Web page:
Though the rates of reported domestic violence among military spouses appear similar to rates among civilian spouses, the obstacles to getting help and seeking justice are vastly different.

When Laura reached out for help, it was not a neutral party who came to her side. Instead, a superior officer acting as her husband’s direct supervisor was called in, an immediate conflict of interest. Justice in the military relies on the Uniform Code of Military Justice (UCMJ), similar to the civilian penal code, and a court-martial system in which the accused’s supervisor, say, the captain of a unit, has control over whether domestic violence charges are investigated or prosecuted. 

And they rarely are. For women living on bases or overseas, such a failure of justice leaves women more trapped than ever.

(Although domestic violence in the military most often involves female victims and male offenders, there are also many male survivors of abuse. In keeping with Laura’s story, however, this story focuses on the struggles of female military spouses.)

On the night in 2017 when Laura reached out for help, chaos ensued the moment her husband’s commander left the scene. Ron burst out of the bedroom and came at Laura again. “He called me a worthless mother, a bitch, and said he was going to beat me,” Laura said. “He was in my face, and our daughter was standing right next to me, screaming.”

She tried to text the supervisor’s wife, but Ron grabbed the phone and threw it across the room. She maneuvered her way to it and managed to text, “Come back,” and the door code before Ron snatched it again. His supervisor returned in time to restrain him while Laura grabbed her daughter and fled.

They stayed at the supervisor’s house that night because the base didn’t have anywhere else for her to stay.  

Geographic isolation is a huge obstacle faced by women trying to flee domestic violence, said Lisa Colella, executive director of Healing Household 6, a nonprofit organization unaffiliated with the military that’s aimed at helping veteran recovery and domestic violence in military families. “A lot of these people are far away from home, and they don’t have anywhere to go,” Colella said. “They live in base housing, which is with their husbands.”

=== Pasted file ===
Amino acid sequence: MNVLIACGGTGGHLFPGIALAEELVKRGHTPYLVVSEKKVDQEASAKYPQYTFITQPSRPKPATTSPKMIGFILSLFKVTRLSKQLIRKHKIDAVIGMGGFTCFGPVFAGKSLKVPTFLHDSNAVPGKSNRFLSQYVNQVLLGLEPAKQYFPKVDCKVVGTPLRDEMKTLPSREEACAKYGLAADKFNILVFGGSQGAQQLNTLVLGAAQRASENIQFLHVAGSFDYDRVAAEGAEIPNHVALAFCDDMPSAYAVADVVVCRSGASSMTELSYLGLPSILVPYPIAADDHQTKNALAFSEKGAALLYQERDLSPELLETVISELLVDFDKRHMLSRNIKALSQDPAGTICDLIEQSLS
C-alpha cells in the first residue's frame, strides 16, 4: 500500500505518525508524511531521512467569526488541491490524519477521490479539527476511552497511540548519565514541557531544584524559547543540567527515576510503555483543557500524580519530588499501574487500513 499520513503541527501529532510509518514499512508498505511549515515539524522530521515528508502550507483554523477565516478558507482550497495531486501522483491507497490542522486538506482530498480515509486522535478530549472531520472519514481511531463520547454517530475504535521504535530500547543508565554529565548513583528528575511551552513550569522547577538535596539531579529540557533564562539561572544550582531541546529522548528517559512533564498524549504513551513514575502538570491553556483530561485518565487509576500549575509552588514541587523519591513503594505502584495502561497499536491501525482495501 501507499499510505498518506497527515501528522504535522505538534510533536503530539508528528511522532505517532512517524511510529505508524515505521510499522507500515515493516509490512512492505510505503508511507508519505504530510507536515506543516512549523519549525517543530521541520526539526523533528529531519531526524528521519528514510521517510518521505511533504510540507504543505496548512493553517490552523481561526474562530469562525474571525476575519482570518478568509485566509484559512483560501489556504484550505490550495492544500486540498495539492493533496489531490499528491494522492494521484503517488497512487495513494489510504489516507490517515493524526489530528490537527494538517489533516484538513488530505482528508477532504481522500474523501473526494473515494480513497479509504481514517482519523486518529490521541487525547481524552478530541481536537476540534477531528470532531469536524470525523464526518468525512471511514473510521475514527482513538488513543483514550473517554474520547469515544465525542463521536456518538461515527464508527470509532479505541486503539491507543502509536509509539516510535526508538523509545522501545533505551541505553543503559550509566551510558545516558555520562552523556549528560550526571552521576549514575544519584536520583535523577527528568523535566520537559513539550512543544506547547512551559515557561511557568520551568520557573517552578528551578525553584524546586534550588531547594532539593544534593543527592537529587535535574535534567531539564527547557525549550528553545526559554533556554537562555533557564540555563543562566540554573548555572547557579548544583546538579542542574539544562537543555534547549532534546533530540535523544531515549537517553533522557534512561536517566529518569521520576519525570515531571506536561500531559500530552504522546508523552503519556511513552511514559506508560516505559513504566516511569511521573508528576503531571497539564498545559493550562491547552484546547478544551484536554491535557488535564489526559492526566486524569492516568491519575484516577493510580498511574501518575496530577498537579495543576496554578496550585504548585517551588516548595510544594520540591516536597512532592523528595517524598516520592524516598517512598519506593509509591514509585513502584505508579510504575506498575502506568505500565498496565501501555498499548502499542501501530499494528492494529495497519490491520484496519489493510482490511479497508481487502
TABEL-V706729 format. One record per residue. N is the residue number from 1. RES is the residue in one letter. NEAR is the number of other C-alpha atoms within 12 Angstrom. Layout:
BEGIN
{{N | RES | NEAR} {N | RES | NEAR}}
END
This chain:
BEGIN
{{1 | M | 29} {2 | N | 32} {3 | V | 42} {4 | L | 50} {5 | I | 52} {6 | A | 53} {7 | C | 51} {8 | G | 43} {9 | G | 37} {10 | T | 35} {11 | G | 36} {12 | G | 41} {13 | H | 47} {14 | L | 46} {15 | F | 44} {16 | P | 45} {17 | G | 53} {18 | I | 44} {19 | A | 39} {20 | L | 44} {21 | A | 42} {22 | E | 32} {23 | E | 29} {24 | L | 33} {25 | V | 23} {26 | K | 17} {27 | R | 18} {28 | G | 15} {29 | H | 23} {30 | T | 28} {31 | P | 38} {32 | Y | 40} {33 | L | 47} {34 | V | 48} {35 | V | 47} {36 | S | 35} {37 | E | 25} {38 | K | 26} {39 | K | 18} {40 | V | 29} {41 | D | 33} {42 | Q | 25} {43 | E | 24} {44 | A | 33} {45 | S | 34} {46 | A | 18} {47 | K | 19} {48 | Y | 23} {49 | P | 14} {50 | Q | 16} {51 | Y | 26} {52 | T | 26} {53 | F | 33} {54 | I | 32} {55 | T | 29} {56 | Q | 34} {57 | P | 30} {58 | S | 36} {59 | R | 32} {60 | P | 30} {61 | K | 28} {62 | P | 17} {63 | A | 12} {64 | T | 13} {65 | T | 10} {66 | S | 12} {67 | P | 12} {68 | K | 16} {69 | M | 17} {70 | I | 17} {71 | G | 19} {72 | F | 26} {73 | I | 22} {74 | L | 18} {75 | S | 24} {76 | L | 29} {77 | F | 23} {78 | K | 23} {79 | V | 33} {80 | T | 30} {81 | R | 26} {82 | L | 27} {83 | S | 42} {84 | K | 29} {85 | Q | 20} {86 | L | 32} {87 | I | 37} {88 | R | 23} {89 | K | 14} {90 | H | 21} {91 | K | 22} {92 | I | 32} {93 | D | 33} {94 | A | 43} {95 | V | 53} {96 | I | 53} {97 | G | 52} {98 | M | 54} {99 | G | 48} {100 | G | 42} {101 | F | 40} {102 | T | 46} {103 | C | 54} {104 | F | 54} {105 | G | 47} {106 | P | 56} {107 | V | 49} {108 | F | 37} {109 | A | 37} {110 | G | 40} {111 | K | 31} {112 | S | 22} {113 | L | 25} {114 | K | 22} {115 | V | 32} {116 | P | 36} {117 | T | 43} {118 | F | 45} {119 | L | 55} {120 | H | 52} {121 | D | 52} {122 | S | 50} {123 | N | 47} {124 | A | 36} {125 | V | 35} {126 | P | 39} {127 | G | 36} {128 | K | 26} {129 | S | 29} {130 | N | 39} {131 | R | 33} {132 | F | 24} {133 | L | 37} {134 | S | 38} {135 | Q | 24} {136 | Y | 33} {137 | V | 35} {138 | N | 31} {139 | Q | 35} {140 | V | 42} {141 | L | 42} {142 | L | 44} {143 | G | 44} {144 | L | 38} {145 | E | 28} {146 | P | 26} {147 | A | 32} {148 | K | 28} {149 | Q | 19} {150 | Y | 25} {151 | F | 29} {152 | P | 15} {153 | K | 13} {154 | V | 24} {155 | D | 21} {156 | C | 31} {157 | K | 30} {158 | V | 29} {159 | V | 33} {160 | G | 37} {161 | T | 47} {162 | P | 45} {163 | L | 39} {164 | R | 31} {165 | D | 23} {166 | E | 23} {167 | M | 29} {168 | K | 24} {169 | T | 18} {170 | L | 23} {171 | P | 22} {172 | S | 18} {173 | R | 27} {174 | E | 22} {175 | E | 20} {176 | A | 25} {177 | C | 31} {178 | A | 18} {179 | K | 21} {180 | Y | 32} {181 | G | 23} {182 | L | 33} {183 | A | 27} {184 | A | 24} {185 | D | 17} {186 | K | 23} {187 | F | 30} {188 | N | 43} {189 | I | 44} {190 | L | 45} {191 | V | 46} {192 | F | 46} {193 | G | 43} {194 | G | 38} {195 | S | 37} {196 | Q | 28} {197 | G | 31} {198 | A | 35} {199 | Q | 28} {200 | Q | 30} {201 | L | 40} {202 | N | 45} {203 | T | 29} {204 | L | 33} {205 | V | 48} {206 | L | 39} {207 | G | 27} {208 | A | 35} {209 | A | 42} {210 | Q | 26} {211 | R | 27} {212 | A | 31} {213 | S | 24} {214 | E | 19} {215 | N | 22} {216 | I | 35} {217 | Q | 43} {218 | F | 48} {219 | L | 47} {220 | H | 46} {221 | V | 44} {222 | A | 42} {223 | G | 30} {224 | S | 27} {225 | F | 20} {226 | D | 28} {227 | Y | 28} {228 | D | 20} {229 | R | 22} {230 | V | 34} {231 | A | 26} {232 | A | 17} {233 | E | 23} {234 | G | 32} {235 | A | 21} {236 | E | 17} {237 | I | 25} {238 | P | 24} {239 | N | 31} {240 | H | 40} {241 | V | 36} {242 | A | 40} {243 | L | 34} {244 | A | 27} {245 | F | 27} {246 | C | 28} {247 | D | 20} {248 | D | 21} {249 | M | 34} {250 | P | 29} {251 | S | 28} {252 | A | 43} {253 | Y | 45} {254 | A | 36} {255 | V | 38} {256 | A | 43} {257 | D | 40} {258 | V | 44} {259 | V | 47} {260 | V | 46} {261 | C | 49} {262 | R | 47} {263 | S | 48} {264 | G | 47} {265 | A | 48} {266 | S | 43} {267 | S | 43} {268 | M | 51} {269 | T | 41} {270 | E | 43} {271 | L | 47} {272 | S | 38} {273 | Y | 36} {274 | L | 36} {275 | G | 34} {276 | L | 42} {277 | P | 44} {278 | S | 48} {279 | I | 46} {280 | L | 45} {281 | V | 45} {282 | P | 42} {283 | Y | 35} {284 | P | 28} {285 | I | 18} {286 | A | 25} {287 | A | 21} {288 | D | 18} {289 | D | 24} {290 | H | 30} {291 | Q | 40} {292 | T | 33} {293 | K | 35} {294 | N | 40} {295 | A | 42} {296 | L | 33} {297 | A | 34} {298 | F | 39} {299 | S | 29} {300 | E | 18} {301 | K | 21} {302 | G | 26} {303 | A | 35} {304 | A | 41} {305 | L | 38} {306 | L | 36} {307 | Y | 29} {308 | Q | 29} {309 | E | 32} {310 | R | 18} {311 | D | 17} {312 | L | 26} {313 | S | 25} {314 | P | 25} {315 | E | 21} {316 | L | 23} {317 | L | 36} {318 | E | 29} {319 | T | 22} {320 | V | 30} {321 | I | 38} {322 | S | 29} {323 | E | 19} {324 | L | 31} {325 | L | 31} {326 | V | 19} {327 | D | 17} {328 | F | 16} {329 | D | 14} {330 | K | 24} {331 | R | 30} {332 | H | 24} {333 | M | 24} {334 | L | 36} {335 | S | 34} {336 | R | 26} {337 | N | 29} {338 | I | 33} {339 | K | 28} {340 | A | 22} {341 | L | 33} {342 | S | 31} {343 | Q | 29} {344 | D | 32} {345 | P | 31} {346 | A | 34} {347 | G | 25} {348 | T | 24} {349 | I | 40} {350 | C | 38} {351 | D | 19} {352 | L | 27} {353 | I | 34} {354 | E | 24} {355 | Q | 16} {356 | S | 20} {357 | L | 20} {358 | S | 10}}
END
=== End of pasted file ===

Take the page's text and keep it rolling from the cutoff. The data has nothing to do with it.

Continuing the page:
Service members move to a base in a different state or country every three years on average. That means starting over in a brand new city, where a spouse rarely knows anyone. With no family or friends in the area, a military wife’s social network often centers on other military families stationed there, but a woman may not feel safe telling her husband’s co-workers or their wives about the abuse lest her husband or his command find out. 

In an unfamiliar city, she’s also less likely to know what social services or shelters exist or where to turn for help, all of which is magnified if she’s in a foreign country and doesn’t know the language. Laura didn’t call the local police the night she hid in the bedroom because she didn’t know the number and couldn’t speak the language. Had she not texted the military wife, “I think I would have just screamed loud enough to wake the neighbors or something,” Laura said.

The frequent moving can also limit women’s financial independence. Though some military wives have their own careers, many others don’t because it can be difficult to maintain work outside the home at all. Financial independence is key to being able to leave an abusive situation. 

“It takes four to five months to find a job, and you’re only there for two years,” Laura said. She managed to get a job at every duty station except the overseas one, though it always started out with a holdover retail job until she could find a decent office job.  

According to a 2018 report from the Council of Economic Advisers, military spouses earn 26.8% less in wages and salary income than nonmilitary spouses and have nearly twice the unemployment rate of other civilians. Additionally, half of military spouses who work part time expressed a desire to work full time.

“You might have a husband who deploys constantly and you’ve never had child care, never worked a day in your life or never used your education to get a job,” Colella said. 

Staying can be risky for reasons beyond the abuse itself. “Your spouse can go in and revoke housing at any time he wants,” Colella said. If the service member forfeits his housing, his spouse can’t stay ― effectively leaving her homeless.

Reporting Could Mean Losing Everything